Little-known investor gives millions to N. Carolina politics
By GARY D. ROBERTSON
Feb. 09, 2018
RALEIGH, N.C. (AP) — North Carolina's newest and biggest political spender is a private investment firm founder and a virtual unknown in state politics who's saying little for now about his reasons for quickly giving millions to help influence elections.
Greg Lindberg, founder and chairman of Durham-based Eli Global, gave more than $3.4 million to state campaign and independent expenditure committees last year, according to campaign finance reports.
Lindberg's donations make him the highest donor in state politics, an Associated Press analysis shows.
His donations come as North Carolina legislative and courts races receive national attention from out-of-state donors. Former U.S. Attorney General Eric Holder is leading a group targeting North Carolina House and Senate races this fall, with the hope of taking back the chambers held by Republicans most of this decade before the next redistricting begins in 2021. More than $40 million was spent on the 2016 governor's race by the campaigns of Cooper and Republican incumbent Pat McCrory; Republicans are eager to win the post back in 2020.
Almost all of Lindberg's 2017 donations went to three Republican-leaning groups. The total is more than what was raised by either major political party in the state or Democratic Gov. Roy Cooper that year — mostly a nonelection year except for municipal races.
A lot of that money could wind up helping Lt. Gov. Dan Forest, a Republican hoping to challenge Cooper in 2020. Lindberg also previously gave donations totaling six figures to a group designed to help a key Democrat whose department regulated an industry that includes companies owned by Lindberg's firm.
Lindberg was by far the state's top giver in 2017, based on the AP's analysis of data from the state elections board website showing identified donors and their contributions to candidate, party and independent committees. The numbers didn't include contributions of $50 or less — committees aren't required to make those donors' names public.
"It's eye-popping the amount of money that he's laying out," said Bob Hall, the recently retired executive director of election reform group Democracy North Carolina. The next-highest donor is a legislative candidate, loaning his own campaign $500,000.
Lindberg, 47, is largely unknown outside the business realm. Past and present campaign consultants in the state declined to comment about him or said they didn't know much about him.
"I've not met him. I've not come across his name before as a donor," said Scott Laster, a former executive director at the state Republican Party and ex-political strategist for state House Republicans.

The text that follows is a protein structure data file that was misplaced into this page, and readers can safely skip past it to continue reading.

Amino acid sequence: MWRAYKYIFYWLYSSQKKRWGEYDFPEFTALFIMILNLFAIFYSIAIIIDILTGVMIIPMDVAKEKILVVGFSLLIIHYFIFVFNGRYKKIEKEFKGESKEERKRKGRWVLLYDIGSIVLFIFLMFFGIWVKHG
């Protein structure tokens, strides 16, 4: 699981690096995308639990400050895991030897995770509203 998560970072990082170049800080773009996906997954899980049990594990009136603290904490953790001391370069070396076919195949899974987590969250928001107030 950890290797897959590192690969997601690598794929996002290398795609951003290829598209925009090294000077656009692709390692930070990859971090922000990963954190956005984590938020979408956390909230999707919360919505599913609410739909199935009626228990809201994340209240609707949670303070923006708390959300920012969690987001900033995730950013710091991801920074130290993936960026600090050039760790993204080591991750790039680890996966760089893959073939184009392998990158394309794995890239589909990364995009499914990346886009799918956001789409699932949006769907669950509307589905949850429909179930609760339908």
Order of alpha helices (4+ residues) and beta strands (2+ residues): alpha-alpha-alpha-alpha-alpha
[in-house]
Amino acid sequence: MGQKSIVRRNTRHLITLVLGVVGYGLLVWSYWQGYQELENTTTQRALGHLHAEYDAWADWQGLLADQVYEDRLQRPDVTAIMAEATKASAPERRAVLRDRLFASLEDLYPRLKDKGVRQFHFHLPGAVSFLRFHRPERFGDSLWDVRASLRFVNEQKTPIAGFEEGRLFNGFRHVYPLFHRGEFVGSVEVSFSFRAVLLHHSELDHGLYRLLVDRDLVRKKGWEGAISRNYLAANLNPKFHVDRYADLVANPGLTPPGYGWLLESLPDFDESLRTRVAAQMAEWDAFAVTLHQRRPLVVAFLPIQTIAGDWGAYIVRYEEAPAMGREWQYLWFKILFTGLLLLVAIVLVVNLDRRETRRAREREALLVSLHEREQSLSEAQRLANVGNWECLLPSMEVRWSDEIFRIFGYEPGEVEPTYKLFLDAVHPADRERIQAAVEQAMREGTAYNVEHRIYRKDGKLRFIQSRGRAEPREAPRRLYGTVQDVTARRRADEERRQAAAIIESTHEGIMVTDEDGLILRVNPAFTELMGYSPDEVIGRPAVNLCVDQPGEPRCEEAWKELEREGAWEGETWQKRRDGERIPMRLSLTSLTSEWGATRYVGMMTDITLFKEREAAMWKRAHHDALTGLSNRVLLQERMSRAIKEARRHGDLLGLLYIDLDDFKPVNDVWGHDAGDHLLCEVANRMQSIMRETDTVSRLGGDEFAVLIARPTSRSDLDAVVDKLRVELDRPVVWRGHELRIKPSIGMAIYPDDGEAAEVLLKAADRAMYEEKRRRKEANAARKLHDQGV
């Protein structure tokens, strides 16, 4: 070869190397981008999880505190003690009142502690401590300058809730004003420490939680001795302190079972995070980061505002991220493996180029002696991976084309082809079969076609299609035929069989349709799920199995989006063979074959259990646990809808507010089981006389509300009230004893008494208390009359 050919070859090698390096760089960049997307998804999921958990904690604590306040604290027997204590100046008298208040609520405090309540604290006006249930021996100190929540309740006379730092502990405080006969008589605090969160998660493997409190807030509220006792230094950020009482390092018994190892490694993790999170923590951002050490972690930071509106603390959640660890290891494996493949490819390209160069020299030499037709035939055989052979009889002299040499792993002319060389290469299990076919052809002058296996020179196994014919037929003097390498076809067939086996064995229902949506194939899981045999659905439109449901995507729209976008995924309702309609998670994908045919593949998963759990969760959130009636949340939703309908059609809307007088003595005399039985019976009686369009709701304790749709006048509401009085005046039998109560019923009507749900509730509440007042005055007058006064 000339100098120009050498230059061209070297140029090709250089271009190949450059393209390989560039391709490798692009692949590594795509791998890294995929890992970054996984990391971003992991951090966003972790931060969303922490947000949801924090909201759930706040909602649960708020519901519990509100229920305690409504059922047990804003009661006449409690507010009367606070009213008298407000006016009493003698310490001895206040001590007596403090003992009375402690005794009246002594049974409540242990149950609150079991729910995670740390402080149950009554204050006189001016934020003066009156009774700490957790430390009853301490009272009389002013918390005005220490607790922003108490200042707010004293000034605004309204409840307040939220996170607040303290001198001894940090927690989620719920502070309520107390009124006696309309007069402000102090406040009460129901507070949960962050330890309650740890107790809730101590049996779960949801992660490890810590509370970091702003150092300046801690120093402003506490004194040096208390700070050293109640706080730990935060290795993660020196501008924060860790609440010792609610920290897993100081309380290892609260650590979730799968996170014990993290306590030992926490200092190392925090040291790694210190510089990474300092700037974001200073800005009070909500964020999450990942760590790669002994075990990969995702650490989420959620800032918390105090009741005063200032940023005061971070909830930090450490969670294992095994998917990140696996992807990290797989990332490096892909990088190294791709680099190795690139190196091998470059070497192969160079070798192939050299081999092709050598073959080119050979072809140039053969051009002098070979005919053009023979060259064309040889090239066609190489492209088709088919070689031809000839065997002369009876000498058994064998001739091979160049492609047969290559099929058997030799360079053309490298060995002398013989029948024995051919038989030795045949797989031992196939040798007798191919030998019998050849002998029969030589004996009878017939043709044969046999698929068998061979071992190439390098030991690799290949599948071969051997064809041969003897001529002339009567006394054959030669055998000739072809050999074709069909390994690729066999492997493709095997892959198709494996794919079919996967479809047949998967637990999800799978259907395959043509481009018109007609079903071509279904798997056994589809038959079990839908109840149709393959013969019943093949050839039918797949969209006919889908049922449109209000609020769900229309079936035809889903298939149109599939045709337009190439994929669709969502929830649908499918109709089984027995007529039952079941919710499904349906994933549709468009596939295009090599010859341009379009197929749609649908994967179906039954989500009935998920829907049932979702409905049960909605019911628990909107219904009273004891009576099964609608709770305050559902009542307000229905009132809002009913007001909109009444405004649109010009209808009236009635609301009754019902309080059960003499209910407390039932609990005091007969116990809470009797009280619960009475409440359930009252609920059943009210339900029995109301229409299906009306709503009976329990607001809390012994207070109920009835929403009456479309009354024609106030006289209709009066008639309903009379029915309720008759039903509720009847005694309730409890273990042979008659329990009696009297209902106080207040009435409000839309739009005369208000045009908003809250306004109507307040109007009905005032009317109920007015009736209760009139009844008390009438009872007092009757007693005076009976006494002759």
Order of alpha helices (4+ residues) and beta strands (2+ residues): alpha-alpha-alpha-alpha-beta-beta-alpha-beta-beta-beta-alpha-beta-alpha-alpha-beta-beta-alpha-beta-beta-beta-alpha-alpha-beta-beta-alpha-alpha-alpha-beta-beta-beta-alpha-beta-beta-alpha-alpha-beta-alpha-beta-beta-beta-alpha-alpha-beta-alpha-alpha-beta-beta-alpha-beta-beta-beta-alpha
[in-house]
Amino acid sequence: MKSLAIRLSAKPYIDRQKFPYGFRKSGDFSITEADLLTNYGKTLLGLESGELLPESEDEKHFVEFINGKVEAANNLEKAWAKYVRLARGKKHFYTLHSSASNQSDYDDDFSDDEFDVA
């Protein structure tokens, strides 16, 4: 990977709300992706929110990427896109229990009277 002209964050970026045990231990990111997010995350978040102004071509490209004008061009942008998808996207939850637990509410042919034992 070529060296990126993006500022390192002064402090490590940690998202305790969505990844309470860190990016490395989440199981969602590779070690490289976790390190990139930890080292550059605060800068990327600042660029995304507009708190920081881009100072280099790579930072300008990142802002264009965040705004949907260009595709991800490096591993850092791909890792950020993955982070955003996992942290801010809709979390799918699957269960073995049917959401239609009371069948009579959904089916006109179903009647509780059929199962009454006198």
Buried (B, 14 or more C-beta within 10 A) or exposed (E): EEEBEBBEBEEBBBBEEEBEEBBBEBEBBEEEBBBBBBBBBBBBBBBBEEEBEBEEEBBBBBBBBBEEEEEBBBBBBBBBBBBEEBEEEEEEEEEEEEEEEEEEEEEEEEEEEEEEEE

Some details emerge from a biography on Lindberg's website chronicling his leadership of a company that's closed more than 100 acquisitions since 2001.
The biography calls Lindberg the proud founder of his California high school's newspaper and "a strong believer in the freedom of the press," but a company spokesman said Lindberg isn't doing news interviews now.
Lindberg attorney Aaron Tobin said in a statement that his client will continue "to support in a nonpartisan way candidates that are in tune with the issues affecting North Carolina businesses and its citizens. Mr. Lindberg has given to organizations that support strong candidates on both sides of the aisle."
Records show Lindberg is registered as unaffiliated and voted in North Carolina's 2016 general election but not in a party primary. Lindberg's biography identifies him as "bootstrap entrepreneur" who isn't interested in selling companies Eli Global has invested in, ranging from health care software provider Eye Care Leaders to sports card collectible company Beckett Media.
"We partner with great leaders and step out of their way," Lindberg is quoted as saying. His biography said he founded a political satire magazine while attending Yale University, from which he created a newsletter for home health agencies that became the basis for Eli Global.
After making a few smaller political donations this decade, Lindberg's giving soared in 2016 when he sent $350,000 to the independent NC Opportunity Committee, which ran ads supporting Wayne Goodwin, then the state's Democratic insurance commissioner.
Several insurance companies and acquisitions are included in Eli Global's portfolio.
Goodwin's re-election campaign also received nearly $10,000 from Lindberg during 2016, according to campaign reports.
Republican Mike Causey, who defeated Goodwin in November 2016, said his campaign decided to return a $5,000 Lindberg donation last year "out of abundance of caution" because Lindberg has five companies regulated by the department.
"I was not familiar with him until I became insurance commissioner," Causey said. Goodwin's now the state Democratic Party chairman.
Last year, Lindberg gave the state Republican Party $890,000, making him that party's largest individual donor in 2017.
He gave a total of $2.4 million to the Republican Council of State Committee, an organization backing GOP candidates for executive statewide office, and Truth and Prosperity, which promoted Forest during his winning 2016 re-election campaign. Lindberg's were the only donations the groups received in 2017.
Giving large sums to influence down-ballot races isn't unusual in North Carolina. More than $5 million was spent on a state Supreme Court race in 2016, according to a Brennan Center for Justice report.
Asked why Lindberg gave so much, Forest's top political aide referred the question to Lindberg.
Current state GOP Executive Director Dallas Woodhouse also declined to discuss Lindberg but said donors to the party "can be motivated by one thing, to elect a broad swath of Republicans to office, because that is all we do and all we are capable of doing."